Security Bytes: McAfee sees growing mobile threat in 2006

In other news, IBM addresses Java flaws; patches don't get along with IE 7; and hackers force game maker to shut down.

McAfee sees growing mobile threat in 2006 Mobile malware could grow into the big scourge of 2006, Santa Clara, Calif.-based McAfee Inc. warned Monday. "Mobile malware was first sighted in June 2004 when a group of professional virus writers created the first proof-of-concept virus for smartphones demonstrating that malicious code could be created for Symbian operating systems," McAfee said in a statement Monday. "Soon after, 'Duts'...

was released. [It was] the first virus for Pocket PC systems and the first file infector for smartphones. Since then, several mobile Trojans have appeared, resulting in an alarming growth of mobile malware."

McAfee AVERT Labs expects that activity to spike significantly in 2006. "The use of smartphone technology has played a pivotal role in the threat's transition from multifunction, semi-stationary PCs to palm-sized 'wearable' devices," McAfee said. "And as a result of the increased connectivity of smartphones, McAfee AVERT Labs expects these threats to make a quick transition to converged devices."

The potential damage could be more extensive than what today's PC-oriented threats have inflicted because of the large volume of smartphones and the small percentage that are protected by mobile security, McAfee said. For example, the company said, "in 2004, the 'I Love You' virus penetrated tens of millions of PCs in just a couple of hours, despite the fact that half of all PCs had Internet security software installed. By comparison, a mobile threat targeting several operating systems could infect up to 200 million connected smartphones simultaneously because the majority of these devices do not currently have mobile security protection installed."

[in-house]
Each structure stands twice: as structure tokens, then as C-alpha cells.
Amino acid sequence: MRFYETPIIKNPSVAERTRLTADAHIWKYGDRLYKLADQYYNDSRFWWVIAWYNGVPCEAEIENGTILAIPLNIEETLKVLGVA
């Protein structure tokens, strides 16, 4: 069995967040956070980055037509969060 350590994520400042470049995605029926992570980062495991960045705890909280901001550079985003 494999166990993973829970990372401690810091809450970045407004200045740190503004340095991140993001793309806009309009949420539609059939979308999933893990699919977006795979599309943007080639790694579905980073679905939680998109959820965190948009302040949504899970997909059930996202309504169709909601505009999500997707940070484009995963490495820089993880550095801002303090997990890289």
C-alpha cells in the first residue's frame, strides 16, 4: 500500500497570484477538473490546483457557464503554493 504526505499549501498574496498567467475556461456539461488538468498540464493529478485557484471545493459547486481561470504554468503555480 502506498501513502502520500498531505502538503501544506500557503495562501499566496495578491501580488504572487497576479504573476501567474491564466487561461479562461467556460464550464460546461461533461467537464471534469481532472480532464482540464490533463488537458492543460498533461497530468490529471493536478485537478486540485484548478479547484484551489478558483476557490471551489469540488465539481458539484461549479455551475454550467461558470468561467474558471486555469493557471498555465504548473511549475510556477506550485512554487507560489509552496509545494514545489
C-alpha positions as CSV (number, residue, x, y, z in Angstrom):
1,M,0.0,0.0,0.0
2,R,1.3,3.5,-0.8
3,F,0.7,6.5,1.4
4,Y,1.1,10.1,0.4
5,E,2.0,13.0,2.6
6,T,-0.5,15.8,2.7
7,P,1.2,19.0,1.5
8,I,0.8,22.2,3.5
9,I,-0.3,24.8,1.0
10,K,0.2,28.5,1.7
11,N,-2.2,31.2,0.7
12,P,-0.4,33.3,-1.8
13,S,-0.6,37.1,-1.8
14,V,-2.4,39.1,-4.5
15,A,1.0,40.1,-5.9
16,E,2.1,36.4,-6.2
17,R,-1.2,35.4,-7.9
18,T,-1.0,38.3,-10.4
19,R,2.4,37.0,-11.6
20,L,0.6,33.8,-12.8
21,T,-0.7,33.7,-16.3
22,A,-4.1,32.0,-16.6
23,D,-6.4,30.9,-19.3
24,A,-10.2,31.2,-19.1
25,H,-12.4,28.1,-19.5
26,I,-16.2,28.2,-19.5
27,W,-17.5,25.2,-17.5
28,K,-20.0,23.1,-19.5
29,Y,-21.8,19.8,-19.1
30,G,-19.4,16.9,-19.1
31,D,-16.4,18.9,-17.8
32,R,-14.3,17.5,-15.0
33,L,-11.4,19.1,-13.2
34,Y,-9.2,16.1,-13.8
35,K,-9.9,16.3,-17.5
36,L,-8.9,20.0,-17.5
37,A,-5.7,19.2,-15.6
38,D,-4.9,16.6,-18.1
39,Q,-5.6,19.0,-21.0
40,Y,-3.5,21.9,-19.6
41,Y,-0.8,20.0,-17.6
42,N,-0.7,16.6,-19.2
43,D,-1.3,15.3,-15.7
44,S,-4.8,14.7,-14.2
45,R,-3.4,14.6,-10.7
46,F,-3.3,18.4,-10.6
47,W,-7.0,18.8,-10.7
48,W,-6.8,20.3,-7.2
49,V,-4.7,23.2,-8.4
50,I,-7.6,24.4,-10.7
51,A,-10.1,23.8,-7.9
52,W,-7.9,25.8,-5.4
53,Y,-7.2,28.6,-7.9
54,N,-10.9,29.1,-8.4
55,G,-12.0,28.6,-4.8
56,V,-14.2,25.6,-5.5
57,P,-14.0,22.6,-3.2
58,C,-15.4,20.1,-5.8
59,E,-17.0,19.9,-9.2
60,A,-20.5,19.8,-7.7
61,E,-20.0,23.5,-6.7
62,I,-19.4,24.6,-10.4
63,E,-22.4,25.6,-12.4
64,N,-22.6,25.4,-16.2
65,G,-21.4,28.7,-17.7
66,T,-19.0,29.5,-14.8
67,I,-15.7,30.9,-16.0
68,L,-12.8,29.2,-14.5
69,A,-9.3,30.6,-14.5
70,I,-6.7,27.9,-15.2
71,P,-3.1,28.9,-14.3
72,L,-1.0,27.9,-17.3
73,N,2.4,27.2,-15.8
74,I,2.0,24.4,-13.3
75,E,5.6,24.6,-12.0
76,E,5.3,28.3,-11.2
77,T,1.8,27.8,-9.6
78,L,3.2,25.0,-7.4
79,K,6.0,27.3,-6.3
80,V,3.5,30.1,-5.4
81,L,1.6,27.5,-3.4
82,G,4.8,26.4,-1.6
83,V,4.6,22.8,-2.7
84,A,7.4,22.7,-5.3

Since its inception, mobile malware has grown almost 10 times faster than PC malware over a comparable period of one year, the company said.

IBM addresses Java flaws
IBM has addressed three security holes that occur when "reflection" APIs are used in the Java Runtime Environment (JRE). The company warned that these flaws could allow an untrusted applet to elevate its privileges.

According to the company's advisory:

  • The first issue is due to three errors related to the use of "reflection" APIs in JRE, which attackers could exploit to read and write local files or execute local applications by convincing a user to visit a specially crafted Web page.
  • The second vulnerability is due to an error in Java Management Extensions (JMX) when handling specially crafted applets, which attackers could exploit to read and write local files or execute local applications with the privileges of the user running the untrusted applet.
  • The third flaw is due to an unspecified error when handling specially crafted applets, which attackers could exploit to read and write local files or execute local applications with the privileges of the user running the untrusted applet.

"All these vulnerabilities are only for applet containers, which execute malicious code downloaded from server applications," IBM said. "So, all these vulnerabilities do not apply to most of the applications running in WebSphere Application Server, because the code in application server is trusted code."